Yale law alums providing legal aid to asylum seekers
Dorothy Tegeler ’16 J.D. has suddenly found herself in the national spotlight. Asylum Seeker Advocacy Project (ASAP), the organization she cofounded with three other Yale Law School alumni, is providing legal aid to immigrants making asylum claims — a story that has captured the world’s attention as recent immigrants from Central America have been forcibly separated from their children and housed in detention centers awaiting an uncertain future.
ASAP has since been featured on the “Today Show” and in Time, Fast Company and Vice as an organization that’s working on the front lines of immigrant detention. Despite an executive order reversing the decision to separate children from their parents at the border, more than 2,000 children remain separated, with no clear path for reunification.
Tegeler’s work on this issue began in 2015 when she first visited the nation’s largest immigrant detention center in Dilley, Texas. “It’s in a very isolated, rural area,” Tegeler says. “There are a bunch of trailers spread out, and lawyers don’t have access to the living quarters. People are kept in crowded rooms, lights are kept on all night — there are a lot of concerns about the conditions.”
Tegeler, along with Conchita Cruz ’16 J.D., Swapna Reddy ’16 J.D., and Liz Willis ’17 J.D., founded ASAP soon after with a mission to provide the legal help asylum seekers need in order to successfully plead their cases. Immigrants fleeing violence in their home country have the legal right to make their appeal for asylum in the U.S., and the right to due process. But thousands of them, says Tegeler, do not have access to legal services. According to the Transactional Records Access Clearinghouse (TRAC) at Syracuse University, which has analyzed data from the Department of Justice, having an attorney is “almost a necessity for winning asylum in Immigration Court. Not only is the complexity of applying daunting for many, unrepresented individuals who do manage to file a claim are largely unsuccessful.” They report that asylum seekers with legal representation were denied 48% of the time. Without representation, their claims were denied 90% of the time.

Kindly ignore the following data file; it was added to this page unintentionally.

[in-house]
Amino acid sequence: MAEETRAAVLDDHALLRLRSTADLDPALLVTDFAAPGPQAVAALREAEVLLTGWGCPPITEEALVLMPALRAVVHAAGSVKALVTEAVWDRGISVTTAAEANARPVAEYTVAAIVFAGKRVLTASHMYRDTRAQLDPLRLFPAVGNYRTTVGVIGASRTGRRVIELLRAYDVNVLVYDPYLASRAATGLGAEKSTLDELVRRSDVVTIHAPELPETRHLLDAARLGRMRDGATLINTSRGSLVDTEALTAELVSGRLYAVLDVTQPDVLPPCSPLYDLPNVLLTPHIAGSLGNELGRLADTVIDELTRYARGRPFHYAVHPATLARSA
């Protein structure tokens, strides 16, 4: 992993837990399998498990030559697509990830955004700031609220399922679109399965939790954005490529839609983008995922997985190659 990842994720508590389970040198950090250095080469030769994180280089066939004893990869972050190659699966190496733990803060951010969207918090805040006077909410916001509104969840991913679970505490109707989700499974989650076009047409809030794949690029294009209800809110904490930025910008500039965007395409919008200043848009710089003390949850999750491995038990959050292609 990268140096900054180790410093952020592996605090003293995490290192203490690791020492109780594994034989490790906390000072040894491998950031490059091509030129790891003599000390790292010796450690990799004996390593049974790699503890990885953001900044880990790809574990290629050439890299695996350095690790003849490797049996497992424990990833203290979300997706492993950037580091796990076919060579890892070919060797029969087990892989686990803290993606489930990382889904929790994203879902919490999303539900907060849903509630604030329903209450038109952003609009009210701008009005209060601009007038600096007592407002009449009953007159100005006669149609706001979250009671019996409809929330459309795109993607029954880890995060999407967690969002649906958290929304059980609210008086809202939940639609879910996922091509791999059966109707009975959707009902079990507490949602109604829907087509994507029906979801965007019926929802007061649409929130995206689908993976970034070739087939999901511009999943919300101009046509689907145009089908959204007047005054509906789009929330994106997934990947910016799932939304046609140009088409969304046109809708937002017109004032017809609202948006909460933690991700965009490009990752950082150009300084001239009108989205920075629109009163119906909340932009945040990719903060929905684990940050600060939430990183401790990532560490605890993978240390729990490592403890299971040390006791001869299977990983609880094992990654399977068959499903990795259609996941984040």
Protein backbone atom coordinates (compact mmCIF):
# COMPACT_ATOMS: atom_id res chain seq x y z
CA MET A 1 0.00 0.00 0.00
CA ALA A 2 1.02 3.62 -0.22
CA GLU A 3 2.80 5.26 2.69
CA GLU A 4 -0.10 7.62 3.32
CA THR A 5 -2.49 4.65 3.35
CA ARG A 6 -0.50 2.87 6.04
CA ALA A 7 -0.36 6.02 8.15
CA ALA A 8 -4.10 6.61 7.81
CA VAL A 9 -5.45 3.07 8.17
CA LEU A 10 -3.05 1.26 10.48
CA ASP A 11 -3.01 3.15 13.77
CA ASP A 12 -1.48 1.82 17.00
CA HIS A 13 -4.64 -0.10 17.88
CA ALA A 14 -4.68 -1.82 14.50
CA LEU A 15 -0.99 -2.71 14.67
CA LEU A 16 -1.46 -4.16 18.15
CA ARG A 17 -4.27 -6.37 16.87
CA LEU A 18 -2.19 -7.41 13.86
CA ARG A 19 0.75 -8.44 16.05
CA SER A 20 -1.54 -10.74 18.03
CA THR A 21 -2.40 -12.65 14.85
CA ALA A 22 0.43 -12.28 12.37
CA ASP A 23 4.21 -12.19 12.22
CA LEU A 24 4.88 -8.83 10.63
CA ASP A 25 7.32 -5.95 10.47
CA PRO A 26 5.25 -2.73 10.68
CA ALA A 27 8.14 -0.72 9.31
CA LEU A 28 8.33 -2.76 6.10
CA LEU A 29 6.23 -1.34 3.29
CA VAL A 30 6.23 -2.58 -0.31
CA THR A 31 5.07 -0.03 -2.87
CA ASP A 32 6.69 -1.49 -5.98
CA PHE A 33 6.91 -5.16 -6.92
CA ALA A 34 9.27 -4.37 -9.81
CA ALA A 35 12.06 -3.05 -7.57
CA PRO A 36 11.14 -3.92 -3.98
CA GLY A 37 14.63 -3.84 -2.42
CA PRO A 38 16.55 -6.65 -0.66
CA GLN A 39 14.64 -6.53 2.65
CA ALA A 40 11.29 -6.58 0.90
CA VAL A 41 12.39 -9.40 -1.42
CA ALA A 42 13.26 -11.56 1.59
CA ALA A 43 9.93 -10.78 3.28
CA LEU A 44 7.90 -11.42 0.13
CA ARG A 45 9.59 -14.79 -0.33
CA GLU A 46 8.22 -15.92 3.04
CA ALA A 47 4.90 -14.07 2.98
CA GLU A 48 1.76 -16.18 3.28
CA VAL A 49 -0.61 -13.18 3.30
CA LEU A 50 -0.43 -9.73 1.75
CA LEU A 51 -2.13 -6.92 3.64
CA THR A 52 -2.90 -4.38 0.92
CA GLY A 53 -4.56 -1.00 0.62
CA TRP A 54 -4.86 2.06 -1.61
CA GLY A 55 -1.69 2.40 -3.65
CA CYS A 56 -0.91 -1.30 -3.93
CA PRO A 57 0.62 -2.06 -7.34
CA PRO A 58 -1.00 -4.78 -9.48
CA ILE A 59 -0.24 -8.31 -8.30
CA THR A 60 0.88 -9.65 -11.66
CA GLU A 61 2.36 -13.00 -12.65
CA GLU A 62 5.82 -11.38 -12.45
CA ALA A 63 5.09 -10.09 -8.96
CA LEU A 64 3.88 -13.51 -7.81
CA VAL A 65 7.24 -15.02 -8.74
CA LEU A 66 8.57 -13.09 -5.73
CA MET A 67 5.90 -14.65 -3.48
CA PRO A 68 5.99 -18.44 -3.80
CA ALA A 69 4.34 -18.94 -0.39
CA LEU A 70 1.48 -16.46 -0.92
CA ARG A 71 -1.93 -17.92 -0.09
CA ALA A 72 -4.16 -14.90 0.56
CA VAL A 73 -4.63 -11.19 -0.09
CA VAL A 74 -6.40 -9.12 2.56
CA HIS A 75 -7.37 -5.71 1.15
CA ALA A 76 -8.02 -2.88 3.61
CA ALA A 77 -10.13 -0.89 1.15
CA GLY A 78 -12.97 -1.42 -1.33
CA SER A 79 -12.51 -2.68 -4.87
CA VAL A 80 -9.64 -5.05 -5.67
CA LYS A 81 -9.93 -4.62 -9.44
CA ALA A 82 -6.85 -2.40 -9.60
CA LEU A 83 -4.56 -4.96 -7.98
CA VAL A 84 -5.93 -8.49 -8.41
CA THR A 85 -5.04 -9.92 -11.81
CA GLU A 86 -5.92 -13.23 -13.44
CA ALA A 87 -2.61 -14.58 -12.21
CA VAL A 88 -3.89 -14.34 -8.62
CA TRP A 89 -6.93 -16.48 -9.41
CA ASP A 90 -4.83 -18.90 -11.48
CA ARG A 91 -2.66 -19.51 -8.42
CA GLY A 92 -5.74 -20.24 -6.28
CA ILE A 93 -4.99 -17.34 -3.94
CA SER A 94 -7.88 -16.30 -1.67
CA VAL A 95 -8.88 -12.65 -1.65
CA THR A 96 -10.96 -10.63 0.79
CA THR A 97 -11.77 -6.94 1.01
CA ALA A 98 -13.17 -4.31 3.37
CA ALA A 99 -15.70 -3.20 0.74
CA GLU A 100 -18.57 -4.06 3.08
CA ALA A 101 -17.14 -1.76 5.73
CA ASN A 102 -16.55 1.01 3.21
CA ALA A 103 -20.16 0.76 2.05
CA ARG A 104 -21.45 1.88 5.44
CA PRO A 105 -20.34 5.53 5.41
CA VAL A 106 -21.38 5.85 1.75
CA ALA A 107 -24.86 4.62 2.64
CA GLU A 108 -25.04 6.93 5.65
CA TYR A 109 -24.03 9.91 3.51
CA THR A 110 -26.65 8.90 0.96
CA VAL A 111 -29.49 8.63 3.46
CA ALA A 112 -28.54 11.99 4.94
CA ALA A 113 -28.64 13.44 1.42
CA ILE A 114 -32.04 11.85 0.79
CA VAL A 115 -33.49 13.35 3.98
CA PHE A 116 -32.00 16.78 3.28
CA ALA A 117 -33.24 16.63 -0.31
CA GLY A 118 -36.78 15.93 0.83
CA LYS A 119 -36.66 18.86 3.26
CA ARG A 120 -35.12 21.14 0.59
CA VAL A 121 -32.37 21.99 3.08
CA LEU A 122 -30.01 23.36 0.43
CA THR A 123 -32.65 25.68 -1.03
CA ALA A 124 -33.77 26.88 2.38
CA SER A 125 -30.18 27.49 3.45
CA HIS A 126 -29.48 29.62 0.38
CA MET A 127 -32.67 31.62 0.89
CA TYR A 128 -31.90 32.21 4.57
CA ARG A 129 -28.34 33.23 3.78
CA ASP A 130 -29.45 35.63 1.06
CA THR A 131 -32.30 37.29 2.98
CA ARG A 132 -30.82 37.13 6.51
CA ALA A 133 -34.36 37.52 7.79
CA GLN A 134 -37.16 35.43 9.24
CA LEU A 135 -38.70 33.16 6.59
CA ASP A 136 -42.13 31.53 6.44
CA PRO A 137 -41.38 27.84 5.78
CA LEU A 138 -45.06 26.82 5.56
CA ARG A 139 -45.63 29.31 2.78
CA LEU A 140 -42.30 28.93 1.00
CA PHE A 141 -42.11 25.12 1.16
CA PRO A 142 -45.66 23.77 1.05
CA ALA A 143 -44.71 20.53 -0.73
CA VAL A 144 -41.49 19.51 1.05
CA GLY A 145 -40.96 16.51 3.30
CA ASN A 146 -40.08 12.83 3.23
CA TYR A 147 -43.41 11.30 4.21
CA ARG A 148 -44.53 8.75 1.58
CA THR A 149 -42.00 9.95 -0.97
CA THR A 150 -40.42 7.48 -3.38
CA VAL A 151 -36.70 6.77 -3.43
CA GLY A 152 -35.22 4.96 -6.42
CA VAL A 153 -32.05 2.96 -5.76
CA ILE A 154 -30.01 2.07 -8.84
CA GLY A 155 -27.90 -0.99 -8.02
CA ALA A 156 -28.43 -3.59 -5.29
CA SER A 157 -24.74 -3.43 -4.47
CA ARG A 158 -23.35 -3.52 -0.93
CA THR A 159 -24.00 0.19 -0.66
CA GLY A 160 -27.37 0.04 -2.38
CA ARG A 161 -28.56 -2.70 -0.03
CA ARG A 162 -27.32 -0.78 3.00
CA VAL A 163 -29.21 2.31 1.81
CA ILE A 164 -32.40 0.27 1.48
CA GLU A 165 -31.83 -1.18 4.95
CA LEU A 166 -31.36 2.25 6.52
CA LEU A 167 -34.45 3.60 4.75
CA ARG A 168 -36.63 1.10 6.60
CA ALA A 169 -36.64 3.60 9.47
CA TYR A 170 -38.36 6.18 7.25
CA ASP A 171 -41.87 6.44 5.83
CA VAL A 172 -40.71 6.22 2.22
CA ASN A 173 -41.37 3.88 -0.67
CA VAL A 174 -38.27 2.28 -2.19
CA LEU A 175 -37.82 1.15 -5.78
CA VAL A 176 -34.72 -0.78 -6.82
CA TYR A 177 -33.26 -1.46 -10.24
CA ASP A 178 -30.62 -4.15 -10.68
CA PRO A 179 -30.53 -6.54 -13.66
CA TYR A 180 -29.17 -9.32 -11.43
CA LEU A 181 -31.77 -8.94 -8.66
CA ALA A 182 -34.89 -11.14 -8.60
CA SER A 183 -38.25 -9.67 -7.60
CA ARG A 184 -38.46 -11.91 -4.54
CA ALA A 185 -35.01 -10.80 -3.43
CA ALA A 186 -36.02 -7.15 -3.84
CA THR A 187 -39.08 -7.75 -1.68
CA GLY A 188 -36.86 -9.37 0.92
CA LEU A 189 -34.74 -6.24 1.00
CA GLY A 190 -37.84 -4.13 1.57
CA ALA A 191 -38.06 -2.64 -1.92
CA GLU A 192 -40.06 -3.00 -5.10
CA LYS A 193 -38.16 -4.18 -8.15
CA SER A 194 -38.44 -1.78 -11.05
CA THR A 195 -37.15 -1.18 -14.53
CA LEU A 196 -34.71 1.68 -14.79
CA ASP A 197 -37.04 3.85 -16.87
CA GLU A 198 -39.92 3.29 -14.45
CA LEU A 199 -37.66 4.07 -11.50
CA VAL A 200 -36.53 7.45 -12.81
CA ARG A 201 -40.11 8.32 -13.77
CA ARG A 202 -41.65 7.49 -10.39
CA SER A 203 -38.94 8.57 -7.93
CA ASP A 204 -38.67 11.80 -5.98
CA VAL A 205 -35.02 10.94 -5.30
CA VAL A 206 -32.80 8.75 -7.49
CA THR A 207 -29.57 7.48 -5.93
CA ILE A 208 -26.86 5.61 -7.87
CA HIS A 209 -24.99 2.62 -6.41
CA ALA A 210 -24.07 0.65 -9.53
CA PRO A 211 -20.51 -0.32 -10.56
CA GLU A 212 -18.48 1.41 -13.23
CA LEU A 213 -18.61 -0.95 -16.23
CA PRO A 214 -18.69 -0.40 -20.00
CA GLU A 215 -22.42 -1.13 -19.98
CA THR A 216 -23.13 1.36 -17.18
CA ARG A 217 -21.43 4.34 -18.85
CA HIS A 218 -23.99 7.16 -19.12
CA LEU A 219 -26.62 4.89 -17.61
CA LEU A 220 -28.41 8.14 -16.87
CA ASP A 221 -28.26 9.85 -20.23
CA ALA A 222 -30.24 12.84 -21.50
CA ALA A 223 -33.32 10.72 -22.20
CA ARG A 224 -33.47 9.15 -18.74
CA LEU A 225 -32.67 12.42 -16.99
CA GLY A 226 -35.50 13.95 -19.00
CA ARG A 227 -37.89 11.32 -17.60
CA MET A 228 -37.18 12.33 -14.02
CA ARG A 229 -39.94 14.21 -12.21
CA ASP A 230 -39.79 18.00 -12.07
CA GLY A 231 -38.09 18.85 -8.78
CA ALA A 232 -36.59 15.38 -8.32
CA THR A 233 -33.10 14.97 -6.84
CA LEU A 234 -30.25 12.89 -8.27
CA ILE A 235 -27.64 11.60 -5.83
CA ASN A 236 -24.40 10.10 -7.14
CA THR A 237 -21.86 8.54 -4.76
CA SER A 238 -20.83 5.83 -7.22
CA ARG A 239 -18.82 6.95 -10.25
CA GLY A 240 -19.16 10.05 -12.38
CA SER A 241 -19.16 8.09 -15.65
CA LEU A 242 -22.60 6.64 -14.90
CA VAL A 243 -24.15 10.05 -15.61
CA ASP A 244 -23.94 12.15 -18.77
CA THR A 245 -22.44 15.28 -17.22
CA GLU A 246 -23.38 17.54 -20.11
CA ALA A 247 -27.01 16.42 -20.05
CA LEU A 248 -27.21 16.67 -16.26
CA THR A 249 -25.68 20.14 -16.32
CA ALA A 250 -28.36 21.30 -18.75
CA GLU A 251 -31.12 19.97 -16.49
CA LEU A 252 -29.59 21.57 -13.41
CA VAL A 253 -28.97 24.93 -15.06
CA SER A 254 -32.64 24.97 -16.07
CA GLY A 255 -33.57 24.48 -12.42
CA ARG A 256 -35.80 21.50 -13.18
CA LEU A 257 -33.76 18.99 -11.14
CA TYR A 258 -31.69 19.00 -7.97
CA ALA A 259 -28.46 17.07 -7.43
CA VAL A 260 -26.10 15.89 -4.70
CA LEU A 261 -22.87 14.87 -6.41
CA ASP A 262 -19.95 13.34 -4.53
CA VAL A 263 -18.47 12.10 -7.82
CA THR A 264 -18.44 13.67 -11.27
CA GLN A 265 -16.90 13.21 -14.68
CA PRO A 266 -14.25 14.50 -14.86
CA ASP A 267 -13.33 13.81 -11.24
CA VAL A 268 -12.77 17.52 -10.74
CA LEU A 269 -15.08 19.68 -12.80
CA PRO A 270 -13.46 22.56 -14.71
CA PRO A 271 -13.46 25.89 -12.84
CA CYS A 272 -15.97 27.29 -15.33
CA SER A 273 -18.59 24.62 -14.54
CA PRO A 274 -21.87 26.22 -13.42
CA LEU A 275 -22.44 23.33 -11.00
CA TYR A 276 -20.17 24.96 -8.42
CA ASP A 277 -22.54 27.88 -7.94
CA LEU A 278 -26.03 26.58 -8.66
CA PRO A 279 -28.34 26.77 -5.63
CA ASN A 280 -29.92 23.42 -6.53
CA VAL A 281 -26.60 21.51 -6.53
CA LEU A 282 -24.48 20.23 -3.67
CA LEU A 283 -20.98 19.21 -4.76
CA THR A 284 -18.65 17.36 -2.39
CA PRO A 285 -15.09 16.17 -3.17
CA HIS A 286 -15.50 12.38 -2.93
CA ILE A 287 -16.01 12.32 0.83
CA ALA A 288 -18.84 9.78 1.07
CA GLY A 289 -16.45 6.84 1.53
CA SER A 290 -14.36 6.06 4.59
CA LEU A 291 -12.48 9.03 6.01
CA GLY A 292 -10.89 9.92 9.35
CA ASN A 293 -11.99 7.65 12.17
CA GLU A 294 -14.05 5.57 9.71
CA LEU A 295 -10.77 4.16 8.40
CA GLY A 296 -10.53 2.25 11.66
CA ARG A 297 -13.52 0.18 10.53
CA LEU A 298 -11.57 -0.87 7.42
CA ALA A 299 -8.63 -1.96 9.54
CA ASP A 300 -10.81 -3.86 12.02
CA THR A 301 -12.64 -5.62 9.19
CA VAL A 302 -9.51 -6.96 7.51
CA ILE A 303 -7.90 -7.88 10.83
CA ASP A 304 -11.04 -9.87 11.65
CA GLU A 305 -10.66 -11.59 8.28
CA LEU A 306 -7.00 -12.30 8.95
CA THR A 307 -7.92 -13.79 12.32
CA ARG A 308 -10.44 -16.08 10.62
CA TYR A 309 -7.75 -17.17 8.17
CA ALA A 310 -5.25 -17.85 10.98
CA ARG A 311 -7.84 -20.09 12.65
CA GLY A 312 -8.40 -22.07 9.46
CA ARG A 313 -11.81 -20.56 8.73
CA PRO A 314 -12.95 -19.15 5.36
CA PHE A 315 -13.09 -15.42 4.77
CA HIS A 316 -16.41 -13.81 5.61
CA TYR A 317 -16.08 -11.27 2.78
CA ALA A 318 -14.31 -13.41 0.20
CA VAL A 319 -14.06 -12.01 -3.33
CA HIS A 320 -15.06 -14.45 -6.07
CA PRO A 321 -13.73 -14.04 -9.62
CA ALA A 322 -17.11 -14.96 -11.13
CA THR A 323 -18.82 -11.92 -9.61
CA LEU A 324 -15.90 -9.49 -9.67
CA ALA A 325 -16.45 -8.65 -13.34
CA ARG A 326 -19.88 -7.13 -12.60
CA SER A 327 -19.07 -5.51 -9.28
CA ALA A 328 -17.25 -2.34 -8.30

Tegeler is based in New Haven, and other ASAP cofounders and volunteers are spread throughout the country, providing legal assistance remotely. The organization remains strongly connected with Yale and draws volunteers both from Yale Law School and Yale College on everything from legal drafting to interpreting. Tegeler also benefited from being a “Changemaker in Residence” at Yale’s Dwight Hall, which provided office space and access to supplies.
The organization currently oversees an online community of more than 2,500 formerly detained mothers who are all in asylum proceedings. Some of these mothers have family connections with the recent asylum seekers who are looking to be reunited with their children. “We’re helping people locate missing family members and then trying to connect them with legal services,” Tegeler says. She adds that there were previously three large detention centers for holding families in Texas and Pennsylvania. Now, children are being sent to facilities as far from the southern border as Michigan, Maryland, New York, and Virginia. “It’s challenging to figure out where people are,” she says.
She also stressed that trading child-parent separation for indefinite detention of mothers and children (fathers, she noted, are sent to men-only facilities) is not a workable solution. “Even under the current legal framework, you could welcome asylum seekers,” she says. “Once they pass an interview, they would be released to wait with family or friends while they await their asylum trial.” According to federal data analyzed by TRAC, 86% of asylum seekers awaiting trial show up for their court hearing.
ASAP’s first client, Suny Rodriguez Alvarado, has filed a lawsuit against U.S. authorities — the first case of its kind — and are seeking monetary damages for the treatment she, her son, and husband, received while in detention. The family had come to the U.S. in 2015 after fleeing violence in Honduras. ASAP is co-counseling the case with the Worker and Immigrant Rights Advocacy Clinic at Yale as well as Gibbons P.C. and Morningside Heights Legal Services Inc. at Columbia Law School. At the time Alvarado connected with ASAP, U.S. authorities had separated her from her husband, and threatened her with separation from her 7-year-old son. The lawsuit alleges inhumane conditions during their four-month detention, including sleeping on a floor in wet, cold rooms, lights on all night, and harassment from staff. The family has already won its immigration case with ASAP’s help.
“We hope that this lawsuit can help redress some of the harm they’ve experienced and serve as a model for others facing separation and abuse to hold the government accountable,” Tegeler says.
With the increased public attention, ASAP has been raising more money and is working to expand its scope across the country. Part of that effort includes the release of a 2018 guide to representing asylum seekers at the border, to pass on the lessons they’ve learned in assisting hundreds of asylum seekers to other lawyers and advocates.
“It’s important that people remain outraged about family separation but also focus on detention,” Tegeler says. “There is no reason to detain asylum seekers,” she says. “It’s outrageous that this process is being criminalized.”